Laffer and Moore write in the Wall Street Journal, “Five of the states near the bottom of our competitiveness ratings -- Illinois, Maryland, Michigan, New Jersey and Wisconsin -- have enacted major tax increases.” Laffer and Moore say the record movement of citizens across America has little to do with the weather. They say the states with the most dynamic and desirable economies are generally the states with the lowest tax, spending and regulatory burdens. These states win the battle for the prized commodity of human capital. The big losers are high taxing and spending states in the Midwest and Northeast.

New evidence suggests the d
isturbing pattern continues.

The Woodrow Wilson School of Public and International Affairs at Princeton University released a study during September 2008 examining migration trends in New Jersey. The authors compared New Jersey to states that tend to attract low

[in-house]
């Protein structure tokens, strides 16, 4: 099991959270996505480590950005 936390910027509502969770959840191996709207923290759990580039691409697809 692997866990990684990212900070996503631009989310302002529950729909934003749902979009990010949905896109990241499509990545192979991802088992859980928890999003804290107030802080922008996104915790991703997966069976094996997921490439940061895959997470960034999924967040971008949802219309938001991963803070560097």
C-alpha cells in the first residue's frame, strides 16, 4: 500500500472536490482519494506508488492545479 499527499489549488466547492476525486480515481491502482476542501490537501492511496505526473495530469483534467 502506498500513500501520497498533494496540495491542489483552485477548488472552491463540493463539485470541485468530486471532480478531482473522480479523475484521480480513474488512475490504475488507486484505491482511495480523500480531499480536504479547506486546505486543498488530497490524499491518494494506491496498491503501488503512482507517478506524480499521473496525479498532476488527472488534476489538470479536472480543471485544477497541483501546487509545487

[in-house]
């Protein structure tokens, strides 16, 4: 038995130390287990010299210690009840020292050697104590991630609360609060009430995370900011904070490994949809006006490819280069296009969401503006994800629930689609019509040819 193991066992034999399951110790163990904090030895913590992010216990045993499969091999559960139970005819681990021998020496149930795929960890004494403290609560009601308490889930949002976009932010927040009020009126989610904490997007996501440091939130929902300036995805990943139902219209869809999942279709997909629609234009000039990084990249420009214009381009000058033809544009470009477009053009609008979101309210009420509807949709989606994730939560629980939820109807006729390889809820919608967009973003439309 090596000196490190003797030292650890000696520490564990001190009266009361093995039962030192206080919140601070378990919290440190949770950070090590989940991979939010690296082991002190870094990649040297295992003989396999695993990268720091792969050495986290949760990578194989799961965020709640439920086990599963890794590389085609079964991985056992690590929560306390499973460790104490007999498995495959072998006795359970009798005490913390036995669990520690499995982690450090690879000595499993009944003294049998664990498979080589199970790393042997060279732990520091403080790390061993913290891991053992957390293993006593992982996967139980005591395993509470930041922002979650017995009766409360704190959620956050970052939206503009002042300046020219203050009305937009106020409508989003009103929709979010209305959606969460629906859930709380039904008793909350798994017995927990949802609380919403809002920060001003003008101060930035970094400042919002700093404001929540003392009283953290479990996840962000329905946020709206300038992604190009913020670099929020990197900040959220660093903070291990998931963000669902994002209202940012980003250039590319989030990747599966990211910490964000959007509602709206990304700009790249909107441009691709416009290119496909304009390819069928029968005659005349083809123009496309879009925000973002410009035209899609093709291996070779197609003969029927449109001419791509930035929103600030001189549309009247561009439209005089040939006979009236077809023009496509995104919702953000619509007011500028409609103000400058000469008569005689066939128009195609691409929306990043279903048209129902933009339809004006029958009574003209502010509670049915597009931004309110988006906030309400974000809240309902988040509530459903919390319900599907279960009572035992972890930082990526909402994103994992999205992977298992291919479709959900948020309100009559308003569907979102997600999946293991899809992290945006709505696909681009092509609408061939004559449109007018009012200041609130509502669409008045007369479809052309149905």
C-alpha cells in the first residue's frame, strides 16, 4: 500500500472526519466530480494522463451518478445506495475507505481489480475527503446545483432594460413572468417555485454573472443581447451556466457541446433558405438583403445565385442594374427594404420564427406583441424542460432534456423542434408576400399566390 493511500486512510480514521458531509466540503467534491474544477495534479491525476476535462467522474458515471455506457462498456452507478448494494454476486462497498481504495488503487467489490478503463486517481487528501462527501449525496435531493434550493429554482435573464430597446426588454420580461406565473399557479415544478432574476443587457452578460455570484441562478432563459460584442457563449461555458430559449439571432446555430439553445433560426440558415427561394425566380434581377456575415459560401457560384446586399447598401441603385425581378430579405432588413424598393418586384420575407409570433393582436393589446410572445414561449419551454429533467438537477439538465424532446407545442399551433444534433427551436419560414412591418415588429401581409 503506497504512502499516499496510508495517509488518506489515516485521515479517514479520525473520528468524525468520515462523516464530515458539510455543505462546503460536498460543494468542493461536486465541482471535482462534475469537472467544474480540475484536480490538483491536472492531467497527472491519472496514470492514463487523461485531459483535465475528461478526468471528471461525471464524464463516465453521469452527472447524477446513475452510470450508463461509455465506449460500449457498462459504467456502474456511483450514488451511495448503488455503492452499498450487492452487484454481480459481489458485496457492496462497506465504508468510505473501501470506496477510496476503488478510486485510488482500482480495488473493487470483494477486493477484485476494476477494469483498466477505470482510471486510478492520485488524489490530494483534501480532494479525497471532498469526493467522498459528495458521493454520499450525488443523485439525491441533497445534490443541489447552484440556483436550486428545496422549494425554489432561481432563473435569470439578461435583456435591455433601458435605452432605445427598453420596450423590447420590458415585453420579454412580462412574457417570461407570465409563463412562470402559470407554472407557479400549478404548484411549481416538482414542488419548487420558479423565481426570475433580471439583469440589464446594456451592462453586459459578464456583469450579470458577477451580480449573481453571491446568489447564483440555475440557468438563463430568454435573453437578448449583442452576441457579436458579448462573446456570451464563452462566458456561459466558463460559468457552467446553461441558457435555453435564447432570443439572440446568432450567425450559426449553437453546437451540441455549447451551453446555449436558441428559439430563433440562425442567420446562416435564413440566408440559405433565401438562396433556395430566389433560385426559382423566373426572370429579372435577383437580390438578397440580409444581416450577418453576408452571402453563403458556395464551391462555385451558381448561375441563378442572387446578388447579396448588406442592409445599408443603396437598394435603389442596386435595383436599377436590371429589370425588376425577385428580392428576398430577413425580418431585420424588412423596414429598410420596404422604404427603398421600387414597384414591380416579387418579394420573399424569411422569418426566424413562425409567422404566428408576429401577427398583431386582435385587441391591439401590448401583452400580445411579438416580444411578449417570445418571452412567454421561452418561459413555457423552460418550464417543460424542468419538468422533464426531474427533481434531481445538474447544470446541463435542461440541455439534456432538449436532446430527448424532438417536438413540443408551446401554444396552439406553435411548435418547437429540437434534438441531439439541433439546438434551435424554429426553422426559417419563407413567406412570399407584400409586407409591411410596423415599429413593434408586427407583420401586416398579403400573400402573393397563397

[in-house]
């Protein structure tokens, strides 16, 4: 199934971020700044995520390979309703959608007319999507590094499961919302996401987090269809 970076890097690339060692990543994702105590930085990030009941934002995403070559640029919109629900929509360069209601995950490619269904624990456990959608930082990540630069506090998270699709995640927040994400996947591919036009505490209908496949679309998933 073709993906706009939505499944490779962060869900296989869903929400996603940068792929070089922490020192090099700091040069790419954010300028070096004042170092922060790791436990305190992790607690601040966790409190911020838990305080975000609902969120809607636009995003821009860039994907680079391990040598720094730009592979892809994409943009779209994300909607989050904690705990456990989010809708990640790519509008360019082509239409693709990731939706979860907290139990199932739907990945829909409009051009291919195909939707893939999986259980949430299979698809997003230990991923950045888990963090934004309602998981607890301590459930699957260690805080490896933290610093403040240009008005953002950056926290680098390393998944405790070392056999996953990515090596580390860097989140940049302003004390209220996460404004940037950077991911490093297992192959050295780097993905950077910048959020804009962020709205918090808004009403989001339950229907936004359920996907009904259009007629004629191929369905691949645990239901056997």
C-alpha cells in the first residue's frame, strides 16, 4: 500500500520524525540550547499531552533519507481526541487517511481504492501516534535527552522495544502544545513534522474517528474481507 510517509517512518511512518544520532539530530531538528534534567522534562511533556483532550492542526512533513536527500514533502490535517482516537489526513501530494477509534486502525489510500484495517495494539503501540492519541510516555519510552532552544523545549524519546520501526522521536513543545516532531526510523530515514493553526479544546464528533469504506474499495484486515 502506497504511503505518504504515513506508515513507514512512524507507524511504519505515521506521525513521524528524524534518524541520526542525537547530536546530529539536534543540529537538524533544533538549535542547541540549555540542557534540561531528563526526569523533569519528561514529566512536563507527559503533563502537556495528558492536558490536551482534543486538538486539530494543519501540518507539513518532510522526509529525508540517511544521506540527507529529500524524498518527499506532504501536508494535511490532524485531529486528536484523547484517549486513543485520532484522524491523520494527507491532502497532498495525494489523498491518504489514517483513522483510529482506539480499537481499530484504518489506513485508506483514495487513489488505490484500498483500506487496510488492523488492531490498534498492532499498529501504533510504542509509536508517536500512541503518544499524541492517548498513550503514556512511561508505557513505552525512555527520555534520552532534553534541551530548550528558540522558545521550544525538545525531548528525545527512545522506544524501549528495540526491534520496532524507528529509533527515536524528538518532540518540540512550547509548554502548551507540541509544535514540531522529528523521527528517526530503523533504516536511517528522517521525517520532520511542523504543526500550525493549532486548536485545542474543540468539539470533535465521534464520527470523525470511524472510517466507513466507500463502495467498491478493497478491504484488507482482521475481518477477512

???income individuals, while seeing a relative outflow (or much smaller inflow) of wealthy individuals. The study said Wisconsin is a good example, being one of the five states in the country with the most negative correlation between income and net migration. The list includes Wisconsin, Arizona, Delaware, North Dakota and Arkansas.

The study says the following about Wisconsin:

“At low income levels, there is strong net in-migration into Wisconsin; however, at higher income levels, in
???migration is small or negative. Hence, one can say that Wisconsin is more attractive to low???income individuals than high???income earners.”

Authors concluded that in New Jersey, “poor people leave, but rich people do not.” In Wisconsin, “on average, poor people move in, but rich people do not.”